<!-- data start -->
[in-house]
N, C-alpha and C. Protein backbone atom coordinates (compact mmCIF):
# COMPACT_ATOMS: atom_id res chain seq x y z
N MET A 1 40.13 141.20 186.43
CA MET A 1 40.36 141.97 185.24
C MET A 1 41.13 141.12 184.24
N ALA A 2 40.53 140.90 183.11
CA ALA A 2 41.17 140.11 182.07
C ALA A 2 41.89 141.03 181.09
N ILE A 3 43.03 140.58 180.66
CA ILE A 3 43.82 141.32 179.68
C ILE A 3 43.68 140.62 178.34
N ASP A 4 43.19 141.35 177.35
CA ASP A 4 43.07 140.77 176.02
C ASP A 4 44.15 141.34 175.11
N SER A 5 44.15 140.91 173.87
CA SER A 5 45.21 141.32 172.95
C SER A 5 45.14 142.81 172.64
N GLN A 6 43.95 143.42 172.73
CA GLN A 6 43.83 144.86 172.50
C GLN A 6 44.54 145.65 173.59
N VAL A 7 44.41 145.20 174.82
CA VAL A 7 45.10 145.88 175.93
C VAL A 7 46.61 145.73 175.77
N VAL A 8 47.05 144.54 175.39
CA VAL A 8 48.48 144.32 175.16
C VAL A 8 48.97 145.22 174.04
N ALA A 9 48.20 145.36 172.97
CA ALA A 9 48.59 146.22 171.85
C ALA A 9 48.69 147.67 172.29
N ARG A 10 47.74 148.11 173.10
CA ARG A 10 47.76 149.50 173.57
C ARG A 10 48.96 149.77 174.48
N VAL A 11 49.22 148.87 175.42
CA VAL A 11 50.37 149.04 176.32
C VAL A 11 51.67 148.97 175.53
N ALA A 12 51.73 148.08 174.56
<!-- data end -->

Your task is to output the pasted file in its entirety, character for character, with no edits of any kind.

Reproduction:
[in-house]
N, C-alpha and C. Protein backbone atom coordinates (compact mmCIF):
# COMPACT_ATOMS: atom_id res chain seq x y z
N MET A 1 40.13 141.20 186.43
CA MET A 1 40.36 141.97 185.24
C MET A 1 41.13 141.12 184.24
N ALA A 2 40.53 140.90 183.11
CA ALA A 2 41.17 140.11 182.07
C ALA A 2 41.89 141.03 181.09
N ILE A 3 43.03 140.58 180.66
CA ILE A 3 43.82 141.32 179.68
C ILE A 3 43.68 140.62 178.34
N ASP A 4 43.19 141.35 177.35
CA ASP A 4 43.07 140.77 176.02
C ASP A 4 44.15 141.34 175.11
N SER A 5 44.15 140.91 173.87
CA SER A 5 45.21 141.32 172.95
C SER A 5 45.14 142.81 172.64
N GLN A 6 43.95 143.42 172.73
CA GLN A 6 43.83 144.86 172.50
C GLN A 6 44.54 145.65 173.59
N VAL A 7 44.41 145.20 174.82
CA VAL A 7 45.10 145.88 175.93
C VAL A 7 46.61 145.73 175.77
N VAL A 8 47.05 144.54 175.39
CA VAL A 8 48.48 144.32 175.16
C VAL A 8 48.97 145.22 174.04
N ALA A 9 48.20 145.36 172.97
CA ALA A 9 48.59 146.22 171.85
C ALA A 9 48.69 147.67 172.29
N ARG A 10 47.74 148.11 173.10
CA ARG A 10 47.76 149.50 173.57
C ARG A 10 48.96 149.77 174.48
N VAL A 11 49.22 148.87 175.42
CA VAL A 11 50.37 149.04 176.32
C VAL A 11 51.67 148.97 175.53
N ALA A 12 51.73 148.08 174.56